The movie’s songs are by Elton John and Tim Rice, most notably the novelty tune “Hakuna Matata,” which is so mercilessly catchy that for years now any phrase that even approximately scans runs through my head to the tune of that ditty, whether the phrase is “Carmina Burana” or “Kalika Purana.” The musical takes those numbers and Hans Zimmer’s score and inventively Africanizes them with choral arrangements by Lebo M that bring new life to even the most mawkish tunes, whether it’s “Circle of Life” or “Can You Feel the Love Tonight.” Not every song is given Ladysmith Black Mambazo-style backup vocals, mind you. The more upbeat musical numbers from the film are played pretty straight, from Scar’s menacing cabaret tango “Be Prepared” to young Simba’s peppy will-to-power anthem “I Just Can’t Wait to Be King.” Some of the tunes original to the stage musical aren’t necessarily African-style either, such as the hyenas’ hard rock pastiche ‘Chow Down.” Generally speaking, though, the music in the stage version is superior to the film, which is all to the good.
Adante Power is a spunky and impish young Simba, alternating with Zavion J. Hill in the role, and Jalani Remy is bursting with youthful energy as the grown-up version. Sade Phillip-Demorcy makes a formidable match for him as his childhood best friend and betrothed Nala (alternating with Kailah McFadden), and Syndee Winters is fierce and lithe as the beautiful lioness she grows up to be. Dionne Randolph is regally imposing but also warm and loving as King Mufasa, and Derek Smith is pricelessly sardonic as the scheming Scar.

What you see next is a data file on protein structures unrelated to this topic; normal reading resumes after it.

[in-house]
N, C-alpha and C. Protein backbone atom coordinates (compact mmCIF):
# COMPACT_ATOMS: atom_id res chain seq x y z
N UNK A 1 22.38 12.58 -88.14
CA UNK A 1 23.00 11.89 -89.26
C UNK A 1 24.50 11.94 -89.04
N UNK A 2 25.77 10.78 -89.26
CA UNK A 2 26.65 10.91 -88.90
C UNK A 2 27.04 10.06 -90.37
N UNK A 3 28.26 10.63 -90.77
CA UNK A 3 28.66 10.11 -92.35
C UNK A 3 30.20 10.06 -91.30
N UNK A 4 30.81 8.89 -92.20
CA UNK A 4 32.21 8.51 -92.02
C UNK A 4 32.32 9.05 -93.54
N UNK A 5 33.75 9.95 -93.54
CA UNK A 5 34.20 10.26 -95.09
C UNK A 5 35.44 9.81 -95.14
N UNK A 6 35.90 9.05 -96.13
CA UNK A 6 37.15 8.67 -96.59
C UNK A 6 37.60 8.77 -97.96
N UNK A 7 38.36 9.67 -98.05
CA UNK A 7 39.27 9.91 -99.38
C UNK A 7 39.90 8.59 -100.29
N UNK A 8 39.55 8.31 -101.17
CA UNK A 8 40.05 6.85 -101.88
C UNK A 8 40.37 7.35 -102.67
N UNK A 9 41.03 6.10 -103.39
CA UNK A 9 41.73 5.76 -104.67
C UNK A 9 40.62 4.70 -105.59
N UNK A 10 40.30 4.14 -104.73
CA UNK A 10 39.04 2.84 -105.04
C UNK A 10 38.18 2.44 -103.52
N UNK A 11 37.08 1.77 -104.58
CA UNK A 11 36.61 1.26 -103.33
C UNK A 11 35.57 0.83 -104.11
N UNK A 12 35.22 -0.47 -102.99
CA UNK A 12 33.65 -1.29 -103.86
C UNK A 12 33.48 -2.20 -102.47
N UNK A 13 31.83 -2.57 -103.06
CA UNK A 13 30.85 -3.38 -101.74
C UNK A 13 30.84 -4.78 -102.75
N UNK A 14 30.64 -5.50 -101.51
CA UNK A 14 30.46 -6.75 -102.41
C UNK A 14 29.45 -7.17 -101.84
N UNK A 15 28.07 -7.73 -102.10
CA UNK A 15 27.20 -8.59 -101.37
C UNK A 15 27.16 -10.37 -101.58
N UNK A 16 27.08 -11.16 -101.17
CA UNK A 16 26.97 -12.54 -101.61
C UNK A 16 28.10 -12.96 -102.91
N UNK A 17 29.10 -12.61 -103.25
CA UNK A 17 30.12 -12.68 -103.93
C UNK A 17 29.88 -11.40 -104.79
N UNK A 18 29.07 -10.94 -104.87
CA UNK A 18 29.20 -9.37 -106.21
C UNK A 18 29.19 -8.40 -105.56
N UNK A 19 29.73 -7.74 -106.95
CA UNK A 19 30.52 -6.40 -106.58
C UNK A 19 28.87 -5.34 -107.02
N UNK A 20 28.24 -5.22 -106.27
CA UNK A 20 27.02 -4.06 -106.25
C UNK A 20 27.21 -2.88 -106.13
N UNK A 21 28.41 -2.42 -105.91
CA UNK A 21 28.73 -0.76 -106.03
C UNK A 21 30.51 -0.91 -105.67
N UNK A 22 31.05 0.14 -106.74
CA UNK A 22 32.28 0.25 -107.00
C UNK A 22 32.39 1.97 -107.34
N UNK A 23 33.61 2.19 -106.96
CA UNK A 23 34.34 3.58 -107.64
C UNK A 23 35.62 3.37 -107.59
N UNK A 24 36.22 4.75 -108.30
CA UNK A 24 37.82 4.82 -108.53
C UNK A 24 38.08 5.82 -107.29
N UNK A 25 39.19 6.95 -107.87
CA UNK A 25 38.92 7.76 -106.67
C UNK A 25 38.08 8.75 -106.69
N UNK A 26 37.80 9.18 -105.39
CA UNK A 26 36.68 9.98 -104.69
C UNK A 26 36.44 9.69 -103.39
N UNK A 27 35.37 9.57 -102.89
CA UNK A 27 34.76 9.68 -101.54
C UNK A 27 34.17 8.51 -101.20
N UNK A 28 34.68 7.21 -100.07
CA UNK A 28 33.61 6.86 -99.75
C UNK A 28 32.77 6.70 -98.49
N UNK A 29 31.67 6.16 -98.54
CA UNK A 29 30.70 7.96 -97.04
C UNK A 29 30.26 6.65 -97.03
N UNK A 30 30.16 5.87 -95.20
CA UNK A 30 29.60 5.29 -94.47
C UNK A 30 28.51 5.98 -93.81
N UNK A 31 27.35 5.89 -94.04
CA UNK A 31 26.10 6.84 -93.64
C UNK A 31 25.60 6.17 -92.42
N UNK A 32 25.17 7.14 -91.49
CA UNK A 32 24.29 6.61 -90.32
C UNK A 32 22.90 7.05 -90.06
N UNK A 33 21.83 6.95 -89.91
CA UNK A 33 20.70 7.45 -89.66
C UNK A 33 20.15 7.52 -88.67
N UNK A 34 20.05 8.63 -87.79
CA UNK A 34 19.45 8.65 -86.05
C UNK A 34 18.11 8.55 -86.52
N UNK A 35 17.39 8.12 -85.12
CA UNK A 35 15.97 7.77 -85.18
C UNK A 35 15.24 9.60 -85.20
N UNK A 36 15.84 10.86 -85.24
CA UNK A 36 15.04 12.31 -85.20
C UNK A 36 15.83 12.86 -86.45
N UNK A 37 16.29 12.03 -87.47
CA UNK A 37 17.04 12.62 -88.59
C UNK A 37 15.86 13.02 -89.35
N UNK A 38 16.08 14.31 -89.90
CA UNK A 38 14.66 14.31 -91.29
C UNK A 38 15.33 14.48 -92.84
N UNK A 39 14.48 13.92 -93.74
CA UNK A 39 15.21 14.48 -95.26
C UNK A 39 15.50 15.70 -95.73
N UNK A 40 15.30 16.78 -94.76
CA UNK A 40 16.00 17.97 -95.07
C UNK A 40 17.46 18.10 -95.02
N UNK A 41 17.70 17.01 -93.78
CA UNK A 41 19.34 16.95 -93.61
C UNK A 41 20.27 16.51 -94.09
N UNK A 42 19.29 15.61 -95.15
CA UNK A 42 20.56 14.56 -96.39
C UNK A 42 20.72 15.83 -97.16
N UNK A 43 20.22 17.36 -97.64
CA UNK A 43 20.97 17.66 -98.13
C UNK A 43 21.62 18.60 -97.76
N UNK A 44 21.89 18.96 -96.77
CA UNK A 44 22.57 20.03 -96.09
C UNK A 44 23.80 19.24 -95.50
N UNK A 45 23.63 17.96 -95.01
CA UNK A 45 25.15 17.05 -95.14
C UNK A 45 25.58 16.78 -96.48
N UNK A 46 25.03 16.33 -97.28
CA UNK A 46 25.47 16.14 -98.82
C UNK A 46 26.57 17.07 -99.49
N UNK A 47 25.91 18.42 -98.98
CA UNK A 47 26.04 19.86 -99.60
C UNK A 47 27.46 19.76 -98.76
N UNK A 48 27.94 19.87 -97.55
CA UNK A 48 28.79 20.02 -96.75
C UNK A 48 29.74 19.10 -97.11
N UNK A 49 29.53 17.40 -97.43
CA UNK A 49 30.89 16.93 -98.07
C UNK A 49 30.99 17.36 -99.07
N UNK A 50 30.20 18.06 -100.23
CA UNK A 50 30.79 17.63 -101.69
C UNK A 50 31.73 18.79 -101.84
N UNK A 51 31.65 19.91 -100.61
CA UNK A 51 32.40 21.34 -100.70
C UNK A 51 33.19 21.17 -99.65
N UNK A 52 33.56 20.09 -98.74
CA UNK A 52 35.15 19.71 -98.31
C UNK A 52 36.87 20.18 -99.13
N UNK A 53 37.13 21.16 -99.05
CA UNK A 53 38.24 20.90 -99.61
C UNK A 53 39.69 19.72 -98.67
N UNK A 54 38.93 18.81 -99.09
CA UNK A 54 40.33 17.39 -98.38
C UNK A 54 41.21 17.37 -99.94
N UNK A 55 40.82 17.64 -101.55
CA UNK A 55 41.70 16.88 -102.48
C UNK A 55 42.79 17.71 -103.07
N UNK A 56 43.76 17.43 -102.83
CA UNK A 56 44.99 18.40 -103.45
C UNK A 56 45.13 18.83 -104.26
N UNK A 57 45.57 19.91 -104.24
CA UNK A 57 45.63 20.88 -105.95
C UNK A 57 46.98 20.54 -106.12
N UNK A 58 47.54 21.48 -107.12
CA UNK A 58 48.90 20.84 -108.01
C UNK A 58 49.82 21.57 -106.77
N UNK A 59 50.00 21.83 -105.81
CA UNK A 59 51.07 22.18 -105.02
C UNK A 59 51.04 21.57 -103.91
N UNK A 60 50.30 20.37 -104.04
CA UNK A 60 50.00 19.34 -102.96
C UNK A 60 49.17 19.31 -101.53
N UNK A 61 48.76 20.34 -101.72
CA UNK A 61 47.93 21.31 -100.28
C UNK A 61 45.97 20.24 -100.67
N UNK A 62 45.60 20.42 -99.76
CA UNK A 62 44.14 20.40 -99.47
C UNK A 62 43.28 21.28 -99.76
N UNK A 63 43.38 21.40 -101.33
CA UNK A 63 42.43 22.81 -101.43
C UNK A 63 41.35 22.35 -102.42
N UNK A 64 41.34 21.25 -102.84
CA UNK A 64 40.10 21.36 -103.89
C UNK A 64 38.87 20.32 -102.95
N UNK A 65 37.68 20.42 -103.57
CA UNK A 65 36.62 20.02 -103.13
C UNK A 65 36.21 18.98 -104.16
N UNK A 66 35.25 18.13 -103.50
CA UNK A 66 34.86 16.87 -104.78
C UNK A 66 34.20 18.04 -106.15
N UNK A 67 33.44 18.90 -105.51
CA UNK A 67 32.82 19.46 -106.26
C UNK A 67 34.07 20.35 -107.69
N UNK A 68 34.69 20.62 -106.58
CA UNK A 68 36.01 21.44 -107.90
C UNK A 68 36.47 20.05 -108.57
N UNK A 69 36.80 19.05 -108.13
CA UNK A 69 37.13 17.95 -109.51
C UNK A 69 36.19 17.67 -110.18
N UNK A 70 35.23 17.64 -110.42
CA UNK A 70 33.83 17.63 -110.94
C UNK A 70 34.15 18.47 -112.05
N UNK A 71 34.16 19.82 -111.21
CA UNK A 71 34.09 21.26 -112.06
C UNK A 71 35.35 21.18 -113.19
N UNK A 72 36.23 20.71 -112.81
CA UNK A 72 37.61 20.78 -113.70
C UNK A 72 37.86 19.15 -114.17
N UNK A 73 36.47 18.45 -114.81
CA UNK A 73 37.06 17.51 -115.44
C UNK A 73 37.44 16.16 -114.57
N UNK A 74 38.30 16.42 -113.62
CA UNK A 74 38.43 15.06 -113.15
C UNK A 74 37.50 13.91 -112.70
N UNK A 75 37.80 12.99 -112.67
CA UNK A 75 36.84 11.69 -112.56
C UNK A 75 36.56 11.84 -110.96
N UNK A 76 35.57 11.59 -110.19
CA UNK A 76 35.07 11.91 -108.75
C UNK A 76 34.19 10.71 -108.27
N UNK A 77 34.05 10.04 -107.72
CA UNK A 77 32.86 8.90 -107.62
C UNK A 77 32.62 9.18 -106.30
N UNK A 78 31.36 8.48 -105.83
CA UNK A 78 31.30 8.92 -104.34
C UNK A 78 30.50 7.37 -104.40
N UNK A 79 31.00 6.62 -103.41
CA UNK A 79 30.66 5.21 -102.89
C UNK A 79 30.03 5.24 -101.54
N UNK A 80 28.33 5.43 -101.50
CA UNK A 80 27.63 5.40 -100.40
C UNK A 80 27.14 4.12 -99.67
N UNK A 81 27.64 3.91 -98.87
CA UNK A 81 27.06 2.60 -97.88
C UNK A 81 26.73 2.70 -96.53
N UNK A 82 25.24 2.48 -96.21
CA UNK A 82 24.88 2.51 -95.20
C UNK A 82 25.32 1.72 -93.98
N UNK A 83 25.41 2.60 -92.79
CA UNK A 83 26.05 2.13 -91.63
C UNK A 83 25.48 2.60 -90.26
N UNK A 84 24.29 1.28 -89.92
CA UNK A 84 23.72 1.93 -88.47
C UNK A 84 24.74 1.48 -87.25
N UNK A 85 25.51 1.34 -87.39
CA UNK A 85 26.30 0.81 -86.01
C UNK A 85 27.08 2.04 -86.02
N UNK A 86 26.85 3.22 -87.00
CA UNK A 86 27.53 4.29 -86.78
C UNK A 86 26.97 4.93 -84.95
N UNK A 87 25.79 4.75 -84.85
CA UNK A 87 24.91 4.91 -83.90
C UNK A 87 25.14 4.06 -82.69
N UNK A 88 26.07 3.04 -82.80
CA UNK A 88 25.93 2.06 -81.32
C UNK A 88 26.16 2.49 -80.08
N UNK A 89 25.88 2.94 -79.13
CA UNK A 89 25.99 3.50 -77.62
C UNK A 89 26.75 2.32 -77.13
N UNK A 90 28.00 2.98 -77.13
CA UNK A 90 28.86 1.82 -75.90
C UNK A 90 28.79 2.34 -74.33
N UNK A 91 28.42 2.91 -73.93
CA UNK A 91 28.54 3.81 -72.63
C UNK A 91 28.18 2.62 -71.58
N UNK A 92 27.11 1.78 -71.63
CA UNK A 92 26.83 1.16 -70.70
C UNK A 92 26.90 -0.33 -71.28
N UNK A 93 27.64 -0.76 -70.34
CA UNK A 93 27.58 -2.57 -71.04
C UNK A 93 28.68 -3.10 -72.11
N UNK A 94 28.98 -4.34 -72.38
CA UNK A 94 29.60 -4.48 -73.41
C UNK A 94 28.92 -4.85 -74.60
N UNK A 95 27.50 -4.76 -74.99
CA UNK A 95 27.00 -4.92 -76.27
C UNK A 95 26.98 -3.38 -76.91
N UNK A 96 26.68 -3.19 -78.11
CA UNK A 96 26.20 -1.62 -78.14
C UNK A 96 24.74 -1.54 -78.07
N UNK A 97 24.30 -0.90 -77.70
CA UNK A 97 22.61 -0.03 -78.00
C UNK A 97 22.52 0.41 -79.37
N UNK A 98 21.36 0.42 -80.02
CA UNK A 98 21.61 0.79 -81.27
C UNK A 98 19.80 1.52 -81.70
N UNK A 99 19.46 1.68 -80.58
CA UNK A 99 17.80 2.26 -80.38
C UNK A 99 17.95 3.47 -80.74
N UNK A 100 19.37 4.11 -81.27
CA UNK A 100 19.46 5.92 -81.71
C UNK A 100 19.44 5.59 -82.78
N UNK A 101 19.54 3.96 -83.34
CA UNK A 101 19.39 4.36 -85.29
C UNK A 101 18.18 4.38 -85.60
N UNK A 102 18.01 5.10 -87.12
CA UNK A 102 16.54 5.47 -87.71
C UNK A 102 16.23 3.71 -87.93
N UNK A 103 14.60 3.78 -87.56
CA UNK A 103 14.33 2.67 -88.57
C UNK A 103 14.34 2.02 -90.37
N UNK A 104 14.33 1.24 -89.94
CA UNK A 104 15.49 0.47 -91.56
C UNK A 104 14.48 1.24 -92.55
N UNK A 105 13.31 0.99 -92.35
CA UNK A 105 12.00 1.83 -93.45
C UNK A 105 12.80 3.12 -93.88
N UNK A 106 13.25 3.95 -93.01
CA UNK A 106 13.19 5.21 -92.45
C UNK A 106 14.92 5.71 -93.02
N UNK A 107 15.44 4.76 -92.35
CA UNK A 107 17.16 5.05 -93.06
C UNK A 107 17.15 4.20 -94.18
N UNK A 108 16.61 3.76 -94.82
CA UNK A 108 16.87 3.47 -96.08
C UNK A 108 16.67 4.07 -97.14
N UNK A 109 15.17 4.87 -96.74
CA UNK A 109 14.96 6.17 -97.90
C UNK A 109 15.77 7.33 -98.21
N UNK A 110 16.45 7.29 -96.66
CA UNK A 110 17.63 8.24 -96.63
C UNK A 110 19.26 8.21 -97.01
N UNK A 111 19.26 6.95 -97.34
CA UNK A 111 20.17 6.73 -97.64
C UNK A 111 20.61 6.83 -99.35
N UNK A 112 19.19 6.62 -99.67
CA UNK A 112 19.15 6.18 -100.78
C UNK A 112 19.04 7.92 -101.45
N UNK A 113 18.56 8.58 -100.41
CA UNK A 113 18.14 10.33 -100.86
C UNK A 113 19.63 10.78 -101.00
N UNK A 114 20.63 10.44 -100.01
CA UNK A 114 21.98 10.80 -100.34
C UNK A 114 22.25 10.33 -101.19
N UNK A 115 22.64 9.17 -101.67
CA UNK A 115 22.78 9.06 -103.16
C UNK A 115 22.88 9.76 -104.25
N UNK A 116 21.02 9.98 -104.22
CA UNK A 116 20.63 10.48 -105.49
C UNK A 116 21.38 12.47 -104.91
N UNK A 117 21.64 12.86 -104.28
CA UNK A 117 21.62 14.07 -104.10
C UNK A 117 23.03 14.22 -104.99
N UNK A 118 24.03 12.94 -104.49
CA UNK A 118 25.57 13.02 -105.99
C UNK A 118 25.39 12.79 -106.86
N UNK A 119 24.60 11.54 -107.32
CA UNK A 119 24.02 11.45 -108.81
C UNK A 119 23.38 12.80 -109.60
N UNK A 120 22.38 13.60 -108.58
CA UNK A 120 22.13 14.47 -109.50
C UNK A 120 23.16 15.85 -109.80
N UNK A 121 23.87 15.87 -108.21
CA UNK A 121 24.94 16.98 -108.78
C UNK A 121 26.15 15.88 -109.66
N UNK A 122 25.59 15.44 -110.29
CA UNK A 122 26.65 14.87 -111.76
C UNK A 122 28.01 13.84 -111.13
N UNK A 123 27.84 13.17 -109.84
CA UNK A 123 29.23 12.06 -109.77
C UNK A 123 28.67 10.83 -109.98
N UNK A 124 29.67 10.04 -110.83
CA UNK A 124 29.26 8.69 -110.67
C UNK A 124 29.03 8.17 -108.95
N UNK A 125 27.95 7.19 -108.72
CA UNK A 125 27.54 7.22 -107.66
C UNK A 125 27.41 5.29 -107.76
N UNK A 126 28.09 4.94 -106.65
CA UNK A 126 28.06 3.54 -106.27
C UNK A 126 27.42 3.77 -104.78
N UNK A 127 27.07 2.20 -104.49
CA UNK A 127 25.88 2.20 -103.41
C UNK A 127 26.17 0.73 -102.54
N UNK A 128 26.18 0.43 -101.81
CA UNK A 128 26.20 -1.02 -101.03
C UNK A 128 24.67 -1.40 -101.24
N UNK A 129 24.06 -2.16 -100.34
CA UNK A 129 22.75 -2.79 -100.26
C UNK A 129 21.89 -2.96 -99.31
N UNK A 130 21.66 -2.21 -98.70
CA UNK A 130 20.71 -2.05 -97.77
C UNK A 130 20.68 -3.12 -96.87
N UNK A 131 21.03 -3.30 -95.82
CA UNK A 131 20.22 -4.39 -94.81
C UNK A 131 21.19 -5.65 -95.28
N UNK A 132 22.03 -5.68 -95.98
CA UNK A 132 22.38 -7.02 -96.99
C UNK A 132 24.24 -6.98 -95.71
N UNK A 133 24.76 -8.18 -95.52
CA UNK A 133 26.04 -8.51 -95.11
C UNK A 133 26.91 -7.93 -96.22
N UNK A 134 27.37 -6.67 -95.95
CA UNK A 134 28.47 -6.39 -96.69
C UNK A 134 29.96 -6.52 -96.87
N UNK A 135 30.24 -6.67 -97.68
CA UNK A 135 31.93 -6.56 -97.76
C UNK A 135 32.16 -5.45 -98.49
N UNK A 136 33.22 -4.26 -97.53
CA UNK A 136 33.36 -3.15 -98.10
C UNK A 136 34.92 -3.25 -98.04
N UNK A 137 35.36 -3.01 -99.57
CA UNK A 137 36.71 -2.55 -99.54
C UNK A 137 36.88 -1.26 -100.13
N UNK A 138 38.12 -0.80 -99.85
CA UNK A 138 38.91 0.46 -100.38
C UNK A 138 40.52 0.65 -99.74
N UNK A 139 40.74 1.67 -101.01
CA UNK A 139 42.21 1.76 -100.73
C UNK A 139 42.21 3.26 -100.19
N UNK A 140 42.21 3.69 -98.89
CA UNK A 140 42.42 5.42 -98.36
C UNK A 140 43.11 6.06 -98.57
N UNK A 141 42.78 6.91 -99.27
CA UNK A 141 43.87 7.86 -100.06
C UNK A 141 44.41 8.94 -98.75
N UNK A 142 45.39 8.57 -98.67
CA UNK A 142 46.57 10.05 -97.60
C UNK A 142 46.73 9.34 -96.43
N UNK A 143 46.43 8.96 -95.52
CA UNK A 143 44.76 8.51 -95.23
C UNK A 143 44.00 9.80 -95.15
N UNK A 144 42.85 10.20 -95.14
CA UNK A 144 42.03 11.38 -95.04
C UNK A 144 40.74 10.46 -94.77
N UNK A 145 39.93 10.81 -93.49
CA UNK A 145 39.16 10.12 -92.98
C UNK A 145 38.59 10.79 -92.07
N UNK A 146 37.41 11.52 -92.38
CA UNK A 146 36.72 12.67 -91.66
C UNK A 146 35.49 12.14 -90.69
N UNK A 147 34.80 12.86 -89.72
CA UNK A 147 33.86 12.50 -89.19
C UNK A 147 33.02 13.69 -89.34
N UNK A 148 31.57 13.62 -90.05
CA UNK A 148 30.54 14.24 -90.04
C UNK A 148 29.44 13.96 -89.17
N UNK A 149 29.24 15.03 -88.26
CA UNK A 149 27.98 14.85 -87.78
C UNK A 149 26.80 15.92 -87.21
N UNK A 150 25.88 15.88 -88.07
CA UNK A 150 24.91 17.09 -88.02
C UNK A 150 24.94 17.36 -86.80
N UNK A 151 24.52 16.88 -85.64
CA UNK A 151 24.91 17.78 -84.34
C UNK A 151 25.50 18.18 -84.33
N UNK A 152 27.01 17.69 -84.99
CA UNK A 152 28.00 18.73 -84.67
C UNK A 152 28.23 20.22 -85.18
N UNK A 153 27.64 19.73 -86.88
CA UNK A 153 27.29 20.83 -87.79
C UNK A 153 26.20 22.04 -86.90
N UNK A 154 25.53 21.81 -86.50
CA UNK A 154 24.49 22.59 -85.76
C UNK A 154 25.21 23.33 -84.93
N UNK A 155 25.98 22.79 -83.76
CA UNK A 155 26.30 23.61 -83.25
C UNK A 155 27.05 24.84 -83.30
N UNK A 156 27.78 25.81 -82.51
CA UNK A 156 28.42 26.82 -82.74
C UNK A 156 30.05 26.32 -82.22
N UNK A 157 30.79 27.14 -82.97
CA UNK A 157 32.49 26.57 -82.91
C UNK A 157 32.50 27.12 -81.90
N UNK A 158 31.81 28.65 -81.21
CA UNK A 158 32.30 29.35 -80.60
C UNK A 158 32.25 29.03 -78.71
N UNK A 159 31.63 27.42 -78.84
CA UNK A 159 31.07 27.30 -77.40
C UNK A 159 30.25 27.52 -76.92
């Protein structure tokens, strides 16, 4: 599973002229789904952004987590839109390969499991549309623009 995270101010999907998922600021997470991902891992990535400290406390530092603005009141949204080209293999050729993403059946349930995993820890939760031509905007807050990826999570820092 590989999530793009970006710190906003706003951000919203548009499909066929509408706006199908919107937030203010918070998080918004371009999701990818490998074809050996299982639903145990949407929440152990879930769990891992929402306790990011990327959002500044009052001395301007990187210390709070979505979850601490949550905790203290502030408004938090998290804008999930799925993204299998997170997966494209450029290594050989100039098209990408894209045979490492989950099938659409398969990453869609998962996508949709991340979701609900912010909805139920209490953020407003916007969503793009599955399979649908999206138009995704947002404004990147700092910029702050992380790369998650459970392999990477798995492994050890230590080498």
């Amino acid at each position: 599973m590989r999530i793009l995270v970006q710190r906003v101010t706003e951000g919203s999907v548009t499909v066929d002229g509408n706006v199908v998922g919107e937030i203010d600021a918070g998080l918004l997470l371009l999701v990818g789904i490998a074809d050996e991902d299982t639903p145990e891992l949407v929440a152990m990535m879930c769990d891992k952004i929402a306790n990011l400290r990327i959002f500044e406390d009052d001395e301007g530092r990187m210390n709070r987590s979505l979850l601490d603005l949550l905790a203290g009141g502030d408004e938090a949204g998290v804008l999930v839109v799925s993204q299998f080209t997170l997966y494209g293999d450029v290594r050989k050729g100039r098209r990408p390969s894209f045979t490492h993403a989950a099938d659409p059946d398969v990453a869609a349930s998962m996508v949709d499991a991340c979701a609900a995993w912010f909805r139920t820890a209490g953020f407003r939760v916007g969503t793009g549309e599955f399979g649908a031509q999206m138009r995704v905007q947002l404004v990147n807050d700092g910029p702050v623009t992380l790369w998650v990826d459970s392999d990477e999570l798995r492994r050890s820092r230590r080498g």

Mark David Kaplan is endearingly goofy as the fussy majordomo (or “majordodo”) Zazu, a role originated on Broadway by Bay Area treasure Geoff Hoyle, and Nick Cordileone and Ben Lipitz are suitably amusing as pals Timon and Pumbaa.
Garth Fagan’s African-influenced choreography is great, including fanciful touches like an interpretive dance battle between the hyenas and lionesses. (There are seemingly no male lions in the pride aside from Simba, Mufasa, and Scar.)
The staging drags in places, particularly some traveling scenes that are probably supposed to be more visually engaging than they are. The climactic battle is pretty anticlimactic, although by that point you’re probably pretty tired and ready for it to wrap up. Mufasa’s death scene includes a remarkable stage effect of a stampede, using Richard Hudson’s versatile set to great advantage, and yet there’s a long stretch where it’s not at all clear what the king is doing.
It’s interesting that percussionists Stefan Monssen and Reuven Weizberg are placed so prominently in front of the wings on both sides of the stage, because they’re pretty low-key and not much to watch, only really letting loose after the curtain call, while the audience is filing out.
All in all, though, it’s an entertaining and impressive production from beginning to end, full of inventive visual elements like a makeshift bicycle of leaping antelopes, vultures swirled around by spinning stick, and dancers with tall grass on their heads. Taymor’s production strikes an admirable balance between stunning pageantry and obligatory all-smiles cheeriness, while rooting the story firmly in Africa. (Just having a large, predominantly black cast is an encouraging thing for a Disney production.) All that, and fart jokes and “Hakuna Matata” too.
Show #104 of 2012, attended November 3.